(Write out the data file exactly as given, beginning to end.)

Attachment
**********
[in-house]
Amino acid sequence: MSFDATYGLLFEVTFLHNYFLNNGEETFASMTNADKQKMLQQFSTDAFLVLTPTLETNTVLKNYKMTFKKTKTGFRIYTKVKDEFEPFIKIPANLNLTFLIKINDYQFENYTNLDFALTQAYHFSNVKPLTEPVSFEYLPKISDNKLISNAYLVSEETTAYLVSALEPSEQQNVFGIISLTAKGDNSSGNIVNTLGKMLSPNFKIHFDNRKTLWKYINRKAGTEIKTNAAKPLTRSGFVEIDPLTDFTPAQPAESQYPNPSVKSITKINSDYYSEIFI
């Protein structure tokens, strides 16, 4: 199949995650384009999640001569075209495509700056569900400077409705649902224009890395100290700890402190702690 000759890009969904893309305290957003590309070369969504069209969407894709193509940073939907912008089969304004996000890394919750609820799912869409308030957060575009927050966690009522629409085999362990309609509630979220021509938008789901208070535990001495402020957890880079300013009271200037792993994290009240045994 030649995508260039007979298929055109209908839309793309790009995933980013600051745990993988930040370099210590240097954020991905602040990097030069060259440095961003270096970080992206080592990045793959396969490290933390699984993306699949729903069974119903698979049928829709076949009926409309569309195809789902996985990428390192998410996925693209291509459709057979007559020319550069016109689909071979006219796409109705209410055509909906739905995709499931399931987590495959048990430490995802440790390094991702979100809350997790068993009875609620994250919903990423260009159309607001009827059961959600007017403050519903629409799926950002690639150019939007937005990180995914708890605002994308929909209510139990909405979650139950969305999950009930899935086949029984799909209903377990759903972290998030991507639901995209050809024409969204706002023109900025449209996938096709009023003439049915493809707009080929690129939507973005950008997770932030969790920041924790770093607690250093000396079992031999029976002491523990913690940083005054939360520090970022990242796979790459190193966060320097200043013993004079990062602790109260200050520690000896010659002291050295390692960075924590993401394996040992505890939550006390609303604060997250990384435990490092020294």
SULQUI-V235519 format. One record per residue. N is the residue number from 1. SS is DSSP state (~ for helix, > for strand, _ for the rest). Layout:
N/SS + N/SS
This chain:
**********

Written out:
[in-house]
Amino acid sequence: MSFDATYGLLFEVTFLHNYFLNNGEETFASMTNADKQKMLQQFSTDAFLVLTPTLETNTVLKNYKMTFKKTKTGFRIYTKVKDEFEPFIKIPANLNLTFLIKINDYQFENYTNLDFALTQAYHFSNVKPLTEPVSFEYLPKISDNKLISNAYLVSEETTAYLVSALEPSEQQNVFGIISLTAKGDNSSGNIVNTLGKMLSPNFKIHFDNRKTLWKYINRKAGTEIKTNAAKPLTRSGFVEIDPLTDFTPAQPAESQYPNPSVKSITKINSDYYSEIFI
């Protein structure tokens, strides 16, 4: 199949995650384009999640001569075209495509700056569900400077409705649902224009890395100290700890402190702690 000759890009969904893309305290957003590309070369969504069209969407894709193509940073939907912008089969304004996000890394919750609820799912869409308030957060575009927050966690009522629409085999362990309609509630979220021509938008789901208070535990001495402020957890880079300013009271200037792993994290009240045994 030649995508260039007979298929055109209908839309793309790009995933980013600051745990993988930040370099210590240097954020991905602040990097030069060259440095961003270096970080992206080592990045793959396969490290933390699984993306699949729903069974119903698979049928829709076949009926409309569309195809789902996985990428390192998410996925693209291509459709057979007559020319550069016109689909071979006219796409109705209410055509909906739905995709499931399931987590495959048990430490995802440790390094991702979100809350997790068993009875609620994250919903990423260009159309607001009827059961959600007017403050519903629409799926950002690639150019939007937005990180995914708890605002994308929909209510139990909405979650139950969305999950009930899935086949029984799909209903377990759903972290998030991507639901995209050809024409969204706002023109900025449209996938096709009023003439049915493809707009080929690129939507973005950008997770932030969790920041924790770093607690250093000396079992031999029976002491523990913690940083005054939360520090970022990242796979790459190193966060320097200043013993004079990062602790109260200050520690000896010659002291050295390692960075924590993401394996040992505890939550006390609303604060997250990384435990490092020294």
SULQUI-V235519 format. One record per residue. N is the residue number from 1. SS is DSSP state (~ for helix, > for strand, _ for the rest). Layout:
N/SS + N/SS
This chain: